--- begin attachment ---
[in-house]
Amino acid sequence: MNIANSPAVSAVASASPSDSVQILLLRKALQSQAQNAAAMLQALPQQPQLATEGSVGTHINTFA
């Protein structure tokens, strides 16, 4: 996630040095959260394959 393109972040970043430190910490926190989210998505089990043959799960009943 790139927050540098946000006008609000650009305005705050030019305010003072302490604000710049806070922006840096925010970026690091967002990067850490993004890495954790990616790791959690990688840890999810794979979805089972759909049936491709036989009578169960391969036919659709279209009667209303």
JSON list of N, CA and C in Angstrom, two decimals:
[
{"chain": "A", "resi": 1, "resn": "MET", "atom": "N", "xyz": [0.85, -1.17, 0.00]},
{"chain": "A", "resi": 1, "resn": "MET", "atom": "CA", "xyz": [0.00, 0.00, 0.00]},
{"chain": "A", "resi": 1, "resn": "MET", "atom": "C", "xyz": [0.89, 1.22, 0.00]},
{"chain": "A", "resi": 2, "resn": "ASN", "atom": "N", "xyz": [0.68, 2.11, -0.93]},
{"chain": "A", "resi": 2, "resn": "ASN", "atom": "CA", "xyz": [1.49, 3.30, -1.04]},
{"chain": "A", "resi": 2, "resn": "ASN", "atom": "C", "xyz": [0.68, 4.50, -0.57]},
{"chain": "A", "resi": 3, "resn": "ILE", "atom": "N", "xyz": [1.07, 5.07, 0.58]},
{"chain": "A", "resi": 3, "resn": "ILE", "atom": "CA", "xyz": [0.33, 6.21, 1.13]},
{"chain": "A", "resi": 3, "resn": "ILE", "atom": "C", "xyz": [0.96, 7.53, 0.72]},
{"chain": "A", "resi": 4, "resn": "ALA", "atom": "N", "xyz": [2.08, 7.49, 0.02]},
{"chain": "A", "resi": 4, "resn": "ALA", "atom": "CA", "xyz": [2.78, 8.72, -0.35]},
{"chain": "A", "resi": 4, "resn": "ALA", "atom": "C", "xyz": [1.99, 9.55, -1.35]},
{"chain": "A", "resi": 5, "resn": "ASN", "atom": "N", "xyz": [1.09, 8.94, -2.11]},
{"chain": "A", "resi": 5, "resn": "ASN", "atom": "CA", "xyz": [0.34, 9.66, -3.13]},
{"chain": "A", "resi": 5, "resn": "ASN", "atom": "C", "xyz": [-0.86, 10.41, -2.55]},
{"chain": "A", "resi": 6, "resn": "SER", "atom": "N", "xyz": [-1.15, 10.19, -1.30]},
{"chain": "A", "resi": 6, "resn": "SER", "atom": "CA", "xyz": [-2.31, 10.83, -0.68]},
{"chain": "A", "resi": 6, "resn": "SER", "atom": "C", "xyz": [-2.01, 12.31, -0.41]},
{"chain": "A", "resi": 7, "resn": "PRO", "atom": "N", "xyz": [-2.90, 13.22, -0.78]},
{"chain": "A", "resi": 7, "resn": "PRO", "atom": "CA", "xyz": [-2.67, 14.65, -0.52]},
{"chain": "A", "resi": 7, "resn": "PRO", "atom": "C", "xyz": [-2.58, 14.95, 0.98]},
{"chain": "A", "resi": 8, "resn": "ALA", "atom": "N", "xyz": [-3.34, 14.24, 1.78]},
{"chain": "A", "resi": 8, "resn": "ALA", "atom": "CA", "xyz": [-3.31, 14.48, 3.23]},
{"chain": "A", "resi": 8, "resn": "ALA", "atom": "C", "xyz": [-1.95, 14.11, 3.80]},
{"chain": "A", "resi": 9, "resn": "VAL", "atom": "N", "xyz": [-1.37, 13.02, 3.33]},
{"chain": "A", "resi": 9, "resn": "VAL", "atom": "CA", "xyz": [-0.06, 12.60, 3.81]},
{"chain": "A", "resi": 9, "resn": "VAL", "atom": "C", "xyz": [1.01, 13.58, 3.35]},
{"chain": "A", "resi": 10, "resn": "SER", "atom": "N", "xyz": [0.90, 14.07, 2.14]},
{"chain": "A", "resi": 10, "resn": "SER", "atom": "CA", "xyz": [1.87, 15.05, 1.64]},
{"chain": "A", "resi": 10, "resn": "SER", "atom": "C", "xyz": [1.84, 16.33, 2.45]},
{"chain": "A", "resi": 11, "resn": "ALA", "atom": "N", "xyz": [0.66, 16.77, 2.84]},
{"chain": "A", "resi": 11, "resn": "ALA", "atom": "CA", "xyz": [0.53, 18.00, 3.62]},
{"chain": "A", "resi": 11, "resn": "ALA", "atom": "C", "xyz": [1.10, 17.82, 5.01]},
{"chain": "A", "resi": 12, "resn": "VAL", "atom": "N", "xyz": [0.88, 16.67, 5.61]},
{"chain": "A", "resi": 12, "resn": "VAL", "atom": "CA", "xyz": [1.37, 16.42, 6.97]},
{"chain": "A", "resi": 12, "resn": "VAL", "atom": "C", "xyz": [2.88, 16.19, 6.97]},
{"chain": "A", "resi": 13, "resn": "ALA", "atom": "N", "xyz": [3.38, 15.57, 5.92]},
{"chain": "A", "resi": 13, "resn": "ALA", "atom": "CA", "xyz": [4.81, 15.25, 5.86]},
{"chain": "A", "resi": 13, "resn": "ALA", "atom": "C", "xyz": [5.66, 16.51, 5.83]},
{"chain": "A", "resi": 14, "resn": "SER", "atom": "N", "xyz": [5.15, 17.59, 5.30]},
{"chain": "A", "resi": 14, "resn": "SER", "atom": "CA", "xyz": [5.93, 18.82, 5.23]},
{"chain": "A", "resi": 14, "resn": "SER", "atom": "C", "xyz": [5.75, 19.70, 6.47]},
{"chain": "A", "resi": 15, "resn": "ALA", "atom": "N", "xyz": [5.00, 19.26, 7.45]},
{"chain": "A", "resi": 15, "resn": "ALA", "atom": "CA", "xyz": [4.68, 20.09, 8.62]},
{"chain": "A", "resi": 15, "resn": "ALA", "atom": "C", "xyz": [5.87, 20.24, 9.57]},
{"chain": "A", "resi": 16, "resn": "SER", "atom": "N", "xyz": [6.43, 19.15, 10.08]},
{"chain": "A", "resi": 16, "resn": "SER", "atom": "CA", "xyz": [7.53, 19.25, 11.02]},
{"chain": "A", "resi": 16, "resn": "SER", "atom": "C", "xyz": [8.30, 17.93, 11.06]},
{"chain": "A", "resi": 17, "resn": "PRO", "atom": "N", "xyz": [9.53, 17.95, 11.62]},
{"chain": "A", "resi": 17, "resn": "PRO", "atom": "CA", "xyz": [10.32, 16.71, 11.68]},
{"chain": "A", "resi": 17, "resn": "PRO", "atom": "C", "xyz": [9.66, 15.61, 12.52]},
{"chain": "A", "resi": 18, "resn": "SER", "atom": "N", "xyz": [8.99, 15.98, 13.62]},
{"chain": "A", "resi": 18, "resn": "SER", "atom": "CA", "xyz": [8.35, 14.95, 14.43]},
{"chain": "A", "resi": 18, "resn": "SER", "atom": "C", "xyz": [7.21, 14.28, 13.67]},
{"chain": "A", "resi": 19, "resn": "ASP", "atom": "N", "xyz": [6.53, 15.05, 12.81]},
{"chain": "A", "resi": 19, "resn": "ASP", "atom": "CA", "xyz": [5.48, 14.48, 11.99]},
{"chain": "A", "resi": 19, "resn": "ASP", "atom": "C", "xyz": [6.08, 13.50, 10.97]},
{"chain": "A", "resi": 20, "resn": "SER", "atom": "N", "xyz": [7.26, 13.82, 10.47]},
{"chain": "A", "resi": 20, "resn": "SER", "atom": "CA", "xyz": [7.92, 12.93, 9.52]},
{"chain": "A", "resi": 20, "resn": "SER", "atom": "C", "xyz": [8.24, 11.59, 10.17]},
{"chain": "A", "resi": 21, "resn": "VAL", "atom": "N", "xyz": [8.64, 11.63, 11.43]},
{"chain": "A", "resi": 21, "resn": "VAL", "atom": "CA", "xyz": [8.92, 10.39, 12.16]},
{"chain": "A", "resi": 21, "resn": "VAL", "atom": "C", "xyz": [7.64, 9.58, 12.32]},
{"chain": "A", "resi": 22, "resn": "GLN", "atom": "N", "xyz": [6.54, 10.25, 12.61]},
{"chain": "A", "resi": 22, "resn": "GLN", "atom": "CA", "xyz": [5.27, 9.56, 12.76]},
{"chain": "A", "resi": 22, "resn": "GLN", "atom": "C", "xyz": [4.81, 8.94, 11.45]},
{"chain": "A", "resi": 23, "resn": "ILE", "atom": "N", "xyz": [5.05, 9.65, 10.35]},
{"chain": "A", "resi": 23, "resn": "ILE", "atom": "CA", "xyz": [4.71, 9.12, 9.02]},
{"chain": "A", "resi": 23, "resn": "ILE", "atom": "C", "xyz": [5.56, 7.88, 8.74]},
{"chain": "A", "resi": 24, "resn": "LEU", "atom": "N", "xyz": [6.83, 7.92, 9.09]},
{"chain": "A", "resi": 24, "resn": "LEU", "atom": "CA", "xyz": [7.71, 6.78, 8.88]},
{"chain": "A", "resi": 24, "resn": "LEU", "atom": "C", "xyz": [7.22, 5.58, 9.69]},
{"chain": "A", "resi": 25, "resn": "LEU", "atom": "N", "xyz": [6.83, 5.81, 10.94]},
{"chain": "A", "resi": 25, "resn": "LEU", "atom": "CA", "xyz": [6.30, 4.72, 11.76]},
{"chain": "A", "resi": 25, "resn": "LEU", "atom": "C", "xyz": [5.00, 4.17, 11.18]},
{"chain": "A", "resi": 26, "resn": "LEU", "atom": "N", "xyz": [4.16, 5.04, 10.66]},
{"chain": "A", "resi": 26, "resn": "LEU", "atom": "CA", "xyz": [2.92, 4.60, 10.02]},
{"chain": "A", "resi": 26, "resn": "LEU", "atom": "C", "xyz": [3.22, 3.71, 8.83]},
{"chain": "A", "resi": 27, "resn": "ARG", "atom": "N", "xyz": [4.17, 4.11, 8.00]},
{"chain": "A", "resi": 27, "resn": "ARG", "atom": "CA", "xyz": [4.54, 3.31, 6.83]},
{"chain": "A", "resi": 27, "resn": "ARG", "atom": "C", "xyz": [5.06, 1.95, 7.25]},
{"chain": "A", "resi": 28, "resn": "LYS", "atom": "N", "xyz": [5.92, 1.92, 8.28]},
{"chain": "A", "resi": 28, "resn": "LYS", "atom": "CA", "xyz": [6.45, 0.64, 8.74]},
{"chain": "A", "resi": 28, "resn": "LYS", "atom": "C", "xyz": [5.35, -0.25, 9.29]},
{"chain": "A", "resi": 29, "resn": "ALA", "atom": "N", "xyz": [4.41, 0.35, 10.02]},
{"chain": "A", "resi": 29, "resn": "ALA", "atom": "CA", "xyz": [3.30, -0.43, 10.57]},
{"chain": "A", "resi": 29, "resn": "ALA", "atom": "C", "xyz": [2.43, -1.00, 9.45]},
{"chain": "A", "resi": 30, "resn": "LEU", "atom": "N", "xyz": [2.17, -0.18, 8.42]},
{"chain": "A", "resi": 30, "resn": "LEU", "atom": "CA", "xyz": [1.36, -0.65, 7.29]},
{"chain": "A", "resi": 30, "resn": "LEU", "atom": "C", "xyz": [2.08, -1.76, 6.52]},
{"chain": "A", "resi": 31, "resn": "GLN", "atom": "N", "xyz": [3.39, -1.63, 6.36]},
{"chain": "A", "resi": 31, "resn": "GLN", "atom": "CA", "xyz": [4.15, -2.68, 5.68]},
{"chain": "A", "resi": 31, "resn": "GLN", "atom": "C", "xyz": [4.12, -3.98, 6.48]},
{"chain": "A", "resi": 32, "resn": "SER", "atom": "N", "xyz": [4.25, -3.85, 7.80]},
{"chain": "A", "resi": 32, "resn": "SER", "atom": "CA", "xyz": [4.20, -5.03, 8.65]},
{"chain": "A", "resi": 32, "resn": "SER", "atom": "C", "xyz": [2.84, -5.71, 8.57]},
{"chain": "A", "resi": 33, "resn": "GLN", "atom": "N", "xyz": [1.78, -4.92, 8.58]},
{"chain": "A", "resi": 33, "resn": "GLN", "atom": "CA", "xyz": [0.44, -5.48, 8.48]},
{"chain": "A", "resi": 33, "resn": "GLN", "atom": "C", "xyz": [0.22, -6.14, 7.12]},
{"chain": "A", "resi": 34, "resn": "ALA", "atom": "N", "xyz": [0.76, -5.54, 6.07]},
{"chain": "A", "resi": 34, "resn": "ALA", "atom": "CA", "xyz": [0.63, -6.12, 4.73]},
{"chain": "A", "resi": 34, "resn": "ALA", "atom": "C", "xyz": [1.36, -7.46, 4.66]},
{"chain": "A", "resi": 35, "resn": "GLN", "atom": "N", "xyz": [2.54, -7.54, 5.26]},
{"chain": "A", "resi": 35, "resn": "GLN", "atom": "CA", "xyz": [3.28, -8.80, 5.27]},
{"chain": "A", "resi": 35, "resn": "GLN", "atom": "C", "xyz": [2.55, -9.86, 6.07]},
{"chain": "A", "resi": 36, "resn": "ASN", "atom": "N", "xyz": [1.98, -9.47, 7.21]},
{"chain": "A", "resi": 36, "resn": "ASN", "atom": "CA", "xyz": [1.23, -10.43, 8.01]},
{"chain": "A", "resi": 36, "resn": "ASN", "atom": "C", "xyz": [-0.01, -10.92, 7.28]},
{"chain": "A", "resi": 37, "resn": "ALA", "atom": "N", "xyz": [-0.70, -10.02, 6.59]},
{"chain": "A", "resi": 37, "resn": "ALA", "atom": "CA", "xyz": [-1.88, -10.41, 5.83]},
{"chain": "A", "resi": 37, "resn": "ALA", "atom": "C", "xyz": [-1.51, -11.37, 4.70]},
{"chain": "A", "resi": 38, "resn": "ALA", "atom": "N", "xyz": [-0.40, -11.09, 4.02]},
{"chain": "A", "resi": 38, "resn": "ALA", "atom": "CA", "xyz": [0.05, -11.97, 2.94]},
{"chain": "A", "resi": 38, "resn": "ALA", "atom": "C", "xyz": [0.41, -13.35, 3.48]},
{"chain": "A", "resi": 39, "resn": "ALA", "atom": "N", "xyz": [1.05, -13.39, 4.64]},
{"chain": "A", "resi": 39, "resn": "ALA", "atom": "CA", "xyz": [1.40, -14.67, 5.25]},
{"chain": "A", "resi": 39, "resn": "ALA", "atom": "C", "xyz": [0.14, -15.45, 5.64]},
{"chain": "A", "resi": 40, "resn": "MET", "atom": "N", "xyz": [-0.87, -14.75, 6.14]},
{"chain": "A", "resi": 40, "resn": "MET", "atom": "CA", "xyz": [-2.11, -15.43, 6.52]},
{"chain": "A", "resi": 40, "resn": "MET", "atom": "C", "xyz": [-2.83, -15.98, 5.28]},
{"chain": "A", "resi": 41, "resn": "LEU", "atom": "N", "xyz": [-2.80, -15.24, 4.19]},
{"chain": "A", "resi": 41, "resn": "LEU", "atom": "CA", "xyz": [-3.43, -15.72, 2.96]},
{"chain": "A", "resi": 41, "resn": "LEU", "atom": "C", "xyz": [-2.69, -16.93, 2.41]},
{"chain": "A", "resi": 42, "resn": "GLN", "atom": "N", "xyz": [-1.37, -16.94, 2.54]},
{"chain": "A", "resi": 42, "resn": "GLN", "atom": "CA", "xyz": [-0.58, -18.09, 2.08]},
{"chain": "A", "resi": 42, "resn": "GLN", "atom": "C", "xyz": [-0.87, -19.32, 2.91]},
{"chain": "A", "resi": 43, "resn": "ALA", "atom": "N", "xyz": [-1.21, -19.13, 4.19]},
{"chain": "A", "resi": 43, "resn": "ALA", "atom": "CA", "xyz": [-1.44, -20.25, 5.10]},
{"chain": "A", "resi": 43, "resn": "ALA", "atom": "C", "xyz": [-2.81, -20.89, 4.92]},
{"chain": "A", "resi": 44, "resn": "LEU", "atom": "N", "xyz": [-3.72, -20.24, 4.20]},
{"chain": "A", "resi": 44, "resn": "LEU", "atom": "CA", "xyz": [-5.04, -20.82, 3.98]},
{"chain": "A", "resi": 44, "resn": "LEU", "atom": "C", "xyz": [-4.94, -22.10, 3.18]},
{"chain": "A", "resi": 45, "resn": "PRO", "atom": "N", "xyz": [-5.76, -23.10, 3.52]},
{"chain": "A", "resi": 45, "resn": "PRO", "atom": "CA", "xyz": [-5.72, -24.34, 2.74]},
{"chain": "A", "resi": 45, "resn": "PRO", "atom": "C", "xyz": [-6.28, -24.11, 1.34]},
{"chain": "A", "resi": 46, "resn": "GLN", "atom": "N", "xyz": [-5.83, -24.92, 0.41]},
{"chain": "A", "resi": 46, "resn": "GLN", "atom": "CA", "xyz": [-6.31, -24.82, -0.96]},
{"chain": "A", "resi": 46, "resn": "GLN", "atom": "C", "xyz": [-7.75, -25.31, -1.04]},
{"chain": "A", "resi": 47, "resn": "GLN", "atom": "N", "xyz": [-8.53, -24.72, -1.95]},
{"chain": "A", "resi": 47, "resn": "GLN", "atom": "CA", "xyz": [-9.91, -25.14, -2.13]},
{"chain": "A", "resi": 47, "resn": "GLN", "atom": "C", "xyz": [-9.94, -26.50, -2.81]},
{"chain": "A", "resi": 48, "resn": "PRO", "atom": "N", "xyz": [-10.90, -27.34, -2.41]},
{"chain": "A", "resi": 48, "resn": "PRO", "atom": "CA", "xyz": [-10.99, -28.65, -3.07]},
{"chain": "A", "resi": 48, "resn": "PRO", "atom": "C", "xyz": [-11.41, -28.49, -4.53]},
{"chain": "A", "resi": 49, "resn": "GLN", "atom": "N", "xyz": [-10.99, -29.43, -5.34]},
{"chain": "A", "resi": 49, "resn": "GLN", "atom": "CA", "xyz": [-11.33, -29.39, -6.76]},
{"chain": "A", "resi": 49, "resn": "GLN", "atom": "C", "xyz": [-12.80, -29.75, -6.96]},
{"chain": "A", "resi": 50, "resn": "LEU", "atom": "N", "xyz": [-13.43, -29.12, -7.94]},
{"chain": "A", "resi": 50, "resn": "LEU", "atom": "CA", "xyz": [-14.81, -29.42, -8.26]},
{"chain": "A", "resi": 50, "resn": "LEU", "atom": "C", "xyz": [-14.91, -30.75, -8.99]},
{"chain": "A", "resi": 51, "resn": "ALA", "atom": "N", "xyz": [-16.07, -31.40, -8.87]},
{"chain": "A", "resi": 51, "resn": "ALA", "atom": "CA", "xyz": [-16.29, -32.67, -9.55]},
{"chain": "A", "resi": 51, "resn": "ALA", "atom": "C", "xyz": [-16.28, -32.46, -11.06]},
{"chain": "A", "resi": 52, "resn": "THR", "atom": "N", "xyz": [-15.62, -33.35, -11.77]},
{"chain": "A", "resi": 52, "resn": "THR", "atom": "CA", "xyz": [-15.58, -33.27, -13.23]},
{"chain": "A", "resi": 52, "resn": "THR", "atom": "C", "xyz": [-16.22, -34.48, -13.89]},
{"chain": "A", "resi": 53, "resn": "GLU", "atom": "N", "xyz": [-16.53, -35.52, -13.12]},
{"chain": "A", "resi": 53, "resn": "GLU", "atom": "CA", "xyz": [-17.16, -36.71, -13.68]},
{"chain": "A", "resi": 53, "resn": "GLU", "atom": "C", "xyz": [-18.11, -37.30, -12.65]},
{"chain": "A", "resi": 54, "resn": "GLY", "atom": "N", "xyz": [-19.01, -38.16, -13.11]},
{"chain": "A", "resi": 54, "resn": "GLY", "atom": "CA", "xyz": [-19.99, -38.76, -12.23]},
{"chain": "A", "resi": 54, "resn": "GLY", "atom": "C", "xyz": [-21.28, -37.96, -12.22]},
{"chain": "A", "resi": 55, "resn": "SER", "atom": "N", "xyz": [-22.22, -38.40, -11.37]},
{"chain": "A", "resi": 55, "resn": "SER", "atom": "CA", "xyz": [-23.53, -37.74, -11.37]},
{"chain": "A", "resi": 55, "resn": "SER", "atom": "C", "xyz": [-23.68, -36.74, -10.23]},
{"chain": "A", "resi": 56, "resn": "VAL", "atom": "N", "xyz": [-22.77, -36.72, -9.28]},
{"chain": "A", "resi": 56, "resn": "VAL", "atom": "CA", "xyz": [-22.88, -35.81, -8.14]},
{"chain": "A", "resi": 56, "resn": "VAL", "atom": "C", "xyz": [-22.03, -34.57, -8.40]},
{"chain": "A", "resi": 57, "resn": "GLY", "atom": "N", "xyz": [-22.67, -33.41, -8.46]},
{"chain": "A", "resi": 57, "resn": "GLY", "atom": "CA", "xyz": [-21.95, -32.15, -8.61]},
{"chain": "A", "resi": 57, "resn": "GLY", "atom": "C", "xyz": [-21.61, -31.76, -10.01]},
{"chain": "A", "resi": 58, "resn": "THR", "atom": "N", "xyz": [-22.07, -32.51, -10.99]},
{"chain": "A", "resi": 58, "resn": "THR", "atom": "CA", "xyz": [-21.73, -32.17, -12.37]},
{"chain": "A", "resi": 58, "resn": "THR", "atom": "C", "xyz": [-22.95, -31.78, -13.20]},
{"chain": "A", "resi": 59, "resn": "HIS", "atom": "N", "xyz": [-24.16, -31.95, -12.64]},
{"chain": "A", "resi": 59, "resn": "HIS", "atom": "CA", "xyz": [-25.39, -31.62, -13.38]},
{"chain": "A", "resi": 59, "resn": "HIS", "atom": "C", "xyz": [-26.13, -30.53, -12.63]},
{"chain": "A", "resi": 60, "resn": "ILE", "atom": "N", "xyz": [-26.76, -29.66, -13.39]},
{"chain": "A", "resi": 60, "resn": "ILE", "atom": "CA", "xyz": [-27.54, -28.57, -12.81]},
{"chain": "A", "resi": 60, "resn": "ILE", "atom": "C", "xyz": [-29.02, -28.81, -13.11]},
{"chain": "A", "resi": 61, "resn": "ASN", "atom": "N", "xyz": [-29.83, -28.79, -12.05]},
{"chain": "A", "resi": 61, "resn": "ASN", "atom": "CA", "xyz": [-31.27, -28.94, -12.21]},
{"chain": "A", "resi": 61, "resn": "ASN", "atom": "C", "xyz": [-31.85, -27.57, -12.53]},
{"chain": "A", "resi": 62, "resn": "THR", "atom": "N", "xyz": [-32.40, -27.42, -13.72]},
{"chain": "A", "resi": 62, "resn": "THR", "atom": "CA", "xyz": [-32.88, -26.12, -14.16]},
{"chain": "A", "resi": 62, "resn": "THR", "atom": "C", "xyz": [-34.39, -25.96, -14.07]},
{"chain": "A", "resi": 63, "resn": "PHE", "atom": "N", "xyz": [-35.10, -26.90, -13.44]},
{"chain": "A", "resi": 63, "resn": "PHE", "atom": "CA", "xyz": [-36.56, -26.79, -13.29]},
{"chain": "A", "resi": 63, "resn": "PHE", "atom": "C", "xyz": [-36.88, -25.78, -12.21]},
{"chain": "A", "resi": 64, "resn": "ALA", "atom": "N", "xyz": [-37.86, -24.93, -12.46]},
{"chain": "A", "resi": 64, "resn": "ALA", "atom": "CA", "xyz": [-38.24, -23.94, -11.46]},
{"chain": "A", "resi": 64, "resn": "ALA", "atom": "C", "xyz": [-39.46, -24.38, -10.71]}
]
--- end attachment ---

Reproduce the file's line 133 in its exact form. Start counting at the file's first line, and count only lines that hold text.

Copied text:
{"chain": "A", "resi": 43, "resn": "ALA", "atom": "CA", "xyz": [-1.44, -20.25, 5.10]},